CNOOC, China’s oil darling, posts disappointing results

When they announced their annual results last week, the overarching theme this year for Chinese state-owned oil companies was prudence, cost controls and efficiency.

CNOOC Ltd, the smallest and traditionally the most nimble of the three companies, however, disappointed in both earnings and organic growth last year and also drew flak for its failure to cap ballooning upstream costs.

Once the darling of equity analysts because of the company’s pure upstream focus — refining and LNG operations are held by its parent CNOOC Group — CNOOC Ltd has struggled to keep pace with expectations in the last year.

Its 2013 production was up 20% year on year to an average 1.13 million b/d of oil equivalent, on the back of a near doubling in foreign output to 408,219 boe/d. Net profit for 2013, however, slid over 11% to Yuan 56.5 billion ($9.1 billion).

Without the acquisition of Canada’s Nexen acquisition — which closed in February 2013 — its reserves replacement rate was just 119% last year, compared with 188% in 2012. Despite touting a number of “adjustment” or enhanced recovery projects, the company, which is the monopoly offshore operator in China, saw its domestic production decline 1.6% year on year to 719,726 boe/d.  In particular, oil output in the Bohai Bay, which is its largest production base, fell 5% from 2012 to 392,329 b/d last year, the lowest level since 2009.

Exploration expenses surged nearly 90% year on year to $2.76 billion, with dryhole expenses ballooning 79% to $1.15 billion. On a per barrel basis, a significant increase in the costs was a result of the Nexen addition.

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While pledging to hone in on efficiency and costs this year, CNOOC failed to show any credible and concrete measures to achieve this, beyond saying it would focus on research and more work in the unconventional space to bring down exploration and development costs.

Its capital expenditure is targeted for Yuan 105-120 billion, up to a 30% increase from Yuan 92.4 billion last year, which itself had been a 54.3% rise over 2012.

Contrast this with rivals Sinopec or China Petroleum and Chemical Corp, and PetroChina, which both announced rare cuts to their capital spending plans this year, saying they would prioritize quality of assets over quantity.

Operationally, CNOOC’s project execution has also been less than stellar, with three of the 10 projects that were announced to be starting up in the 2013 timeframe missing their targets.

Chief executive Li Fanrong had said in January that project schedules were highly dependent on weather, operational issues and getting timely government approvals. But these issues are not unique to CNOOC or Chinese companies.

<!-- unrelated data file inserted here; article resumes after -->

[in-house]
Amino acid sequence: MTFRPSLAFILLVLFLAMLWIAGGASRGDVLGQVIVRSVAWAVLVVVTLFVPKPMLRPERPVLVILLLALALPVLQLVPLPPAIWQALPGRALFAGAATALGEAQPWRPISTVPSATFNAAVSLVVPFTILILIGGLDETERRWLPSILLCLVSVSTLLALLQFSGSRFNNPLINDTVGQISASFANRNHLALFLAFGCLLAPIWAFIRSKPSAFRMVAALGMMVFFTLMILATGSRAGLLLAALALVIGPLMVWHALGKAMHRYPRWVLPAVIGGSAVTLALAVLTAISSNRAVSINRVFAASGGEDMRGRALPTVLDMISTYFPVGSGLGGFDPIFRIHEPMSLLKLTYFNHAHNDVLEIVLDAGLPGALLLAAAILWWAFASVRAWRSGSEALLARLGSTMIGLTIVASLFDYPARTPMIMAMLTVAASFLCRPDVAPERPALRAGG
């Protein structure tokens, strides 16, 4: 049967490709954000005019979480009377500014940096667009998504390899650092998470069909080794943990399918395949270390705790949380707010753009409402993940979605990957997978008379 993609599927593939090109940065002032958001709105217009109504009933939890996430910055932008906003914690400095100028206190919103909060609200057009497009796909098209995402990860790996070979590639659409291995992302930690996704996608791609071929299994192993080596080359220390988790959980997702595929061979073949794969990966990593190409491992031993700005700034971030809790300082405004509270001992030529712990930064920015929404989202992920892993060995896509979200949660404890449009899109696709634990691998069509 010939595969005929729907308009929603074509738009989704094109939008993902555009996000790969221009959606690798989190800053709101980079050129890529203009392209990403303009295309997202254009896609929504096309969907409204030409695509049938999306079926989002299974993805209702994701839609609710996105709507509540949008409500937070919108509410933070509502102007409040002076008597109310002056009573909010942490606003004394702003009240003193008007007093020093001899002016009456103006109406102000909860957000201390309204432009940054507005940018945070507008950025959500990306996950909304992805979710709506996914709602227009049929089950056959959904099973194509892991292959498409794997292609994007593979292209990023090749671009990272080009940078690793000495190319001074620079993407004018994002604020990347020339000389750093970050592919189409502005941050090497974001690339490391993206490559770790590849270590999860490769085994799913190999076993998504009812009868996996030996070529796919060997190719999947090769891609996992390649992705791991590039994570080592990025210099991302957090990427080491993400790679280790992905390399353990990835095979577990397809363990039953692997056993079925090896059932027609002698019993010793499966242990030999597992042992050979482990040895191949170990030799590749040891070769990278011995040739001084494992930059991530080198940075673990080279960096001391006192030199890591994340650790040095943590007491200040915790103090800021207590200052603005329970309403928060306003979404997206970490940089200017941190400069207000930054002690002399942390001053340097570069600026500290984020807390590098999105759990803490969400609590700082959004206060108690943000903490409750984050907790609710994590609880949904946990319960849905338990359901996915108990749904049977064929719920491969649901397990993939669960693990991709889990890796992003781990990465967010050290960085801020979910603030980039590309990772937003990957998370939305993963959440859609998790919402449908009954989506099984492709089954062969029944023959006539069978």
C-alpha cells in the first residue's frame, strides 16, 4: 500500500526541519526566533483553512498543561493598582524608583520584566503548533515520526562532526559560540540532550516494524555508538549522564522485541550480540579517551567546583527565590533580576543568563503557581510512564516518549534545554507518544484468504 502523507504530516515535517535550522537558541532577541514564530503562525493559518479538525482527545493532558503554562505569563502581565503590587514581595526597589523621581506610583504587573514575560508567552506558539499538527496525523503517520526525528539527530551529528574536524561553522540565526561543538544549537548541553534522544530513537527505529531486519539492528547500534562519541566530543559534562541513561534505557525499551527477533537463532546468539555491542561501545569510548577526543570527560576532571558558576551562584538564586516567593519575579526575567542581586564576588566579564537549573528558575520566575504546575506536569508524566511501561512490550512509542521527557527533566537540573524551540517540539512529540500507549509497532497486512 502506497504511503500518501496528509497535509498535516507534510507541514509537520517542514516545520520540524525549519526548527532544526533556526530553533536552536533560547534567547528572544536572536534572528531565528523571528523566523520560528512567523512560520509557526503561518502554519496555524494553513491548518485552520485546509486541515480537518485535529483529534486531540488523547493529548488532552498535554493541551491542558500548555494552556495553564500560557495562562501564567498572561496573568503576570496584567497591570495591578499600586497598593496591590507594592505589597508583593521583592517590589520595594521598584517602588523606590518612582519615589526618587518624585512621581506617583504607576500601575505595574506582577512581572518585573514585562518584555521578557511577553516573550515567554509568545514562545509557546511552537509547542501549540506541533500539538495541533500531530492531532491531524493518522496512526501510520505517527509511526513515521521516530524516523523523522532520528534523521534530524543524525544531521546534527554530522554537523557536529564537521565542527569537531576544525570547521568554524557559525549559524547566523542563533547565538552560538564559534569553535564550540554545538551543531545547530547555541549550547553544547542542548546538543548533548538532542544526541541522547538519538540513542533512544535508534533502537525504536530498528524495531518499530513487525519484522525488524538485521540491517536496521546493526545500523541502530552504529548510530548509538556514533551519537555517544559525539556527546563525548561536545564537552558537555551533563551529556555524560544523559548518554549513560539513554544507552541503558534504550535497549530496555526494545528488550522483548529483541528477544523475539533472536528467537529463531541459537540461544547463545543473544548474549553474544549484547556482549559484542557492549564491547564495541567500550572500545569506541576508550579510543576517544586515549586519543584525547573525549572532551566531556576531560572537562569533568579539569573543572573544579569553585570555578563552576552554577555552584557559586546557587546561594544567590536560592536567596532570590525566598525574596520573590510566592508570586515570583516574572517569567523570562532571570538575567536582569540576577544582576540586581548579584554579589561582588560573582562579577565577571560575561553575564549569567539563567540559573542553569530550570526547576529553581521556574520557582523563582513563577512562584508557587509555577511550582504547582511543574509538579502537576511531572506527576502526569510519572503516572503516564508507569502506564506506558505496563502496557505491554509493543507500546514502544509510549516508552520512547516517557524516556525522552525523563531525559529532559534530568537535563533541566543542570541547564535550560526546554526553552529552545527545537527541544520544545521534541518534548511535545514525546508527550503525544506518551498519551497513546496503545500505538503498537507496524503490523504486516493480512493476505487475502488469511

“CNOOC management simply do not get the new realities of the commodity cycle we are in”, Bernstein Research said, adding that the company’s costs “are simply out of control”.

CNOOC got some reprieve this week when its partner, Canada’s Husky Energy, announced first gas from the $6.5 billion Liwan gas project. CNOOC represents the state with a 51% interest in the project, which could reach a gross 500,000 Mcf/d by 2017.

Liwan has been a much-lauded project in the last decade as it was a significant discovery made in the deepwater Pearl River Mouth Basin in the South China Sea, proving that there was some potential in the frontier area offshore China. Since then, however, hopes have dwindled as deepwater drilling by CNOOC’s foreign production sharing contract partners has resulted in undesirable results or dry wells.

It is also unclear if CNOOC remains committed to the deeper waters off China following the Nexen acquisition. Nexen is busy focusing on other projects, including a new Canadian LNG export terminal at Grassy Point near Prince Rupert in British Columbia.

Company management maintain that Nexen is invaluable to medium and long-term growth, even if it contributes to higher costs. It also asked for patience last week as it tries to institute a culture of reform internally.

The market has so far shown little patience. Following the results announcement on Friday, the company’s stock in Hong Kong — it is also listed in Toronto and has American Depository Receipts in the US — opened at HK$11.90/share on Monday, down 3.4% from Friday’s close, and continued sliding throughout the day to finish at HK$11.66/share.

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  1. John Kingston at March 31, 2014 10:50 am

    The costs issues are vexing everyone, Yen Ling. One analyst I know points out that some CapEx is being calculated on a basis of $100-plus Brent, but the curve out to when some of these projects are going to become reality is far less than that. The logical step instead, if a company thinks the price is going to be that high in the future, is simply to buy the curve 4-5 years out. But that’s not what oil companies do.


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